And so he went through five more segments in act one alone, giving us some wonderful segments to watch and listen to from Follies, A little night music, fiddler on the roofand the equally memorable Cabaret. In the Follies segment Tony Yazbeck brought great pathos to “The Right Girl” in which he outdid himself again and again in the introspective dance. Brilliant. In night music Emily Skinner revealed tongue-in-cheek comedic ability in dropping wit and sarcasm in “You Must Meet My Wife.” Chuck Cooper, an African American, made Tevya in Fiddler a fascinating Orthodox Jew, asking what would happen “If I were a rich man”. In Cabaret Karen Ziemba proved herself to be a quintessential character actress as Fraulein Schneider tearing up the savage “So what?” with wig, costume and accent that made her someone light years away from the svelte musical comedy maid she had played in her previous shows.

Karen Ziemba, Emily Skinner, Chuck Cooper and Tony Yazbeck in Prince of Broadway. Photo by Matthew Murphy.

Janet Dacal joined the eight I’ve already mentioned, each playing various roles in such distinctive style that the evening truly felt like an extravaganza. Suggestive sets, dazzling costumes, good sound management, superb vocal and orchestral arrangements brought all these musical treasures to life. So when the intermission came, there was a buzz ahead that spelled “Wow!”, a little-used word as far as newer musicals go.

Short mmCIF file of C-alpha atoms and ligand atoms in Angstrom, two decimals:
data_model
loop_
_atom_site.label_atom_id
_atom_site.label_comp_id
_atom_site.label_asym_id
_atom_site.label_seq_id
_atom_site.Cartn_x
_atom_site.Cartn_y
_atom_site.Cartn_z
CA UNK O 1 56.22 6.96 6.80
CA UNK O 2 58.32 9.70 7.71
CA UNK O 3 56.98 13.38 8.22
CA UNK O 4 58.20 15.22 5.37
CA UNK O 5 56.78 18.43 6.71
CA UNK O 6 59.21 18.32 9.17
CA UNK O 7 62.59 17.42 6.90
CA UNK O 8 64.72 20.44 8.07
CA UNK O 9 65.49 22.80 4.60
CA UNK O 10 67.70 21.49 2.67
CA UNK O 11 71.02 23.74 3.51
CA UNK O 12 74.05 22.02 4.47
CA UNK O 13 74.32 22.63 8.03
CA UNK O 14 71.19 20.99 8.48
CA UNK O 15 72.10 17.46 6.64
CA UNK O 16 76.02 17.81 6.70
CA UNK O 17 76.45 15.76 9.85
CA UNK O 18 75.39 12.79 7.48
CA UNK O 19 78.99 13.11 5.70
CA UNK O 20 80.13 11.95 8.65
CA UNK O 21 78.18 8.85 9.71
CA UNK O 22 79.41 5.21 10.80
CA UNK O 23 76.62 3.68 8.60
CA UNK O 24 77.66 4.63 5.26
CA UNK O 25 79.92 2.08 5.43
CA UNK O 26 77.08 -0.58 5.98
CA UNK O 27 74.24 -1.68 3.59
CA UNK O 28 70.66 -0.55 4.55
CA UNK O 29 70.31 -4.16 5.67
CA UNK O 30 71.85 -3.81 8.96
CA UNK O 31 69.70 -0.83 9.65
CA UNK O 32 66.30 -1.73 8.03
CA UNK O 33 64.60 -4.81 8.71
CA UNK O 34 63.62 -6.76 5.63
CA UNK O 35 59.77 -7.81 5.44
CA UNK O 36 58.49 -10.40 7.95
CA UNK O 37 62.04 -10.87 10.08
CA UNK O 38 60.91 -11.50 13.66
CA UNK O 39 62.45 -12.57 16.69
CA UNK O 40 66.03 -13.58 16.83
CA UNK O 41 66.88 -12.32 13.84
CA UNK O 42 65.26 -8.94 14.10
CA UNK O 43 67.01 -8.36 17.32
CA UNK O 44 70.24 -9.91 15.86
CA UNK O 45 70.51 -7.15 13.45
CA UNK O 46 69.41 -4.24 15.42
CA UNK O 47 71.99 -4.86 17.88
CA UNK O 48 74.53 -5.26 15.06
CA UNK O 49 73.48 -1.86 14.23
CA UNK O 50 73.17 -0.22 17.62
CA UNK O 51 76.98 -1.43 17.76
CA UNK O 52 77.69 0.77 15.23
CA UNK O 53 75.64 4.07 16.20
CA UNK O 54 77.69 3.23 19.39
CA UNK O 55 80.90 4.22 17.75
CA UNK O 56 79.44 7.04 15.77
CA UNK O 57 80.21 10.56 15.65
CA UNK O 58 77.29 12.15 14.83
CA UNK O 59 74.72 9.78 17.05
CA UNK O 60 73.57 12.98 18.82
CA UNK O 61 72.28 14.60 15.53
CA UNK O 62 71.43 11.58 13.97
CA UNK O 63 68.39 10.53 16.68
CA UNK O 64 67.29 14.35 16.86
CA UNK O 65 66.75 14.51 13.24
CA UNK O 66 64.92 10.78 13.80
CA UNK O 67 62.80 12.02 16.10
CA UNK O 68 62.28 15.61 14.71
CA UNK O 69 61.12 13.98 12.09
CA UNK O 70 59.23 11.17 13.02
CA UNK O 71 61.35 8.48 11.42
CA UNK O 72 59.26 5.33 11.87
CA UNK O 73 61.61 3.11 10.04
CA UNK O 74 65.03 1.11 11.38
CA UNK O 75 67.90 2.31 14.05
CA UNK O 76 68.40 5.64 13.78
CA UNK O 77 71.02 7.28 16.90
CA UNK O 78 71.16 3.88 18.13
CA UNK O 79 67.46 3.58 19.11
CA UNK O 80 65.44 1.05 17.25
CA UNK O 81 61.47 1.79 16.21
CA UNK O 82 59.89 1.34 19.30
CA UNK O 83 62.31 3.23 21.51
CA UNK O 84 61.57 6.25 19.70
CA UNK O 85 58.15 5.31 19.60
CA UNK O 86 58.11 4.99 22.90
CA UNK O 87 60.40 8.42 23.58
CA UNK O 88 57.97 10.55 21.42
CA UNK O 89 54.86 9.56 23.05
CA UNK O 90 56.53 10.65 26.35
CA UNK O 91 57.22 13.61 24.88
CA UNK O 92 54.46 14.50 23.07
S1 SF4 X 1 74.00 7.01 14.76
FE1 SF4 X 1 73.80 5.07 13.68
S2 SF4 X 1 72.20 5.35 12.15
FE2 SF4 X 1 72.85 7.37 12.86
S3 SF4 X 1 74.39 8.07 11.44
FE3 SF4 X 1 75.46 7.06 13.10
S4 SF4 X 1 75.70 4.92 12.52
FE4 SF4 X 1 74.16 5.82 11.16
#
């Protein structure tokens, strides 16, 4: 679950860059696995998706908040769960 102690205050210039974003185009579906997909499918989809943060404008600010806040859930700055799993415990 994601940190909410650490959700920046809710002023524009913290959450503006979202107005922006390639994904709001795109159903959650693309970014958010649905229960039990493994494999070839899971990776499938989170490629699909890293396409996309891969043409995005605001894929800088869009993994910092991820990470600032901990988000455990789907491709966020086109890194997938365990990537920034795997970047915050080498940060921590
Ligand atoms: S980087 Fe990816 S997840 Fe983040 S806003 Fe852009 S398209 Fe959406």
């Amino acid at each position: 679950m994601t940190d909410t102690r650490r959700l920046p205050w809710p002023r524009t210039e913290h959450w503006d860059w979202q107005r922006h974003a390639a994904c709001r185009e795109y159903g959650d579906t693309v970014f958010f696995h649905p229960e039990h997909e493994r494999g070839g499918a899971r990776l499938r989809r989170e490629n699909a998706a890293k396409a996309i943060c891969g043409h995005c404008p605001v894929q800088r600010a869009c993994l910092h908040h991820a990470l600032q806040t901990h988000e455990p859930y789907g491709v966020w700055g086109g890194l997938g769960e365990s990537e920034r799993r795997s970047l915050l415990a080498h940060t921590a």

No disappointment either in the second act. Starting with a great set of skeletons, Company was as surprising today as it was when he introduced the term “musical concept” to Broadway in 1970, in which the Hal Prince and Stephen Sondheim collaboration was established, a collaboration that would lead to half a dozen of memorable musicals in the rest of the 1970s. In it, Emily Skinner picked up what had been the late Elaine Stritch’s signature song, “The Ladies Who Lunch.” She brought a new approach to it that was clearly and more effectively hers. “Being Alive” gave Michael Xavier another home run with his deeply felt and very moving attack on this thriller. Even something as familiar as “Ol’ Man River” brought Show boat back fresh as a coat of paint, sung with special attention to Chuck Cooper’s lyrics. Hal Prince doesn’t favor reshoots and only helmed this classic Jerome Kern/Oscar Hammerstein musical in 1993 because he felt it had been overlooked. Its all-star cast delivered its vision for a run of over 900 performances.

Like Ol’ Man River, Prince of Broadway kept rolling until Brandon Uranowitz cast the role of Molina, the gay showcase of Kiss of the Spider Woman whose explanation of who he is came with “Dressing Them Up” which was another thrilling example of a talented actor doing a real star turn. Karen Ziemba followed with her very original and almost unrecognizable turn as Mrs Lovett describing “The Worst Pies In London”, and Chuck Cooper culminated with “My Friends” in which he completes his right arm by adding his newly silver razor. found, transforming it into Sweeney Todd, the demon barber of Fleet Street.

Jason Robert Brown’s new anthem ‘Do The Work’ ends the evening on a fitting note as it sums up the career of Harold Prince, who at 90 is still there to inspire, mentor, produce and direct, to what we owe him so much. I invite you to see this beautiful and generous tribute paid to him.

Duration: 2h30 including 15 minutes intermission.

Prince of Broadway plays through October 22, 2017 at the Manhattan Theater Club at the Samuel J. Friedman Theater – 261 West 47th Street, New York, NY. For tickets, call (212) 239-6200 or meet in line.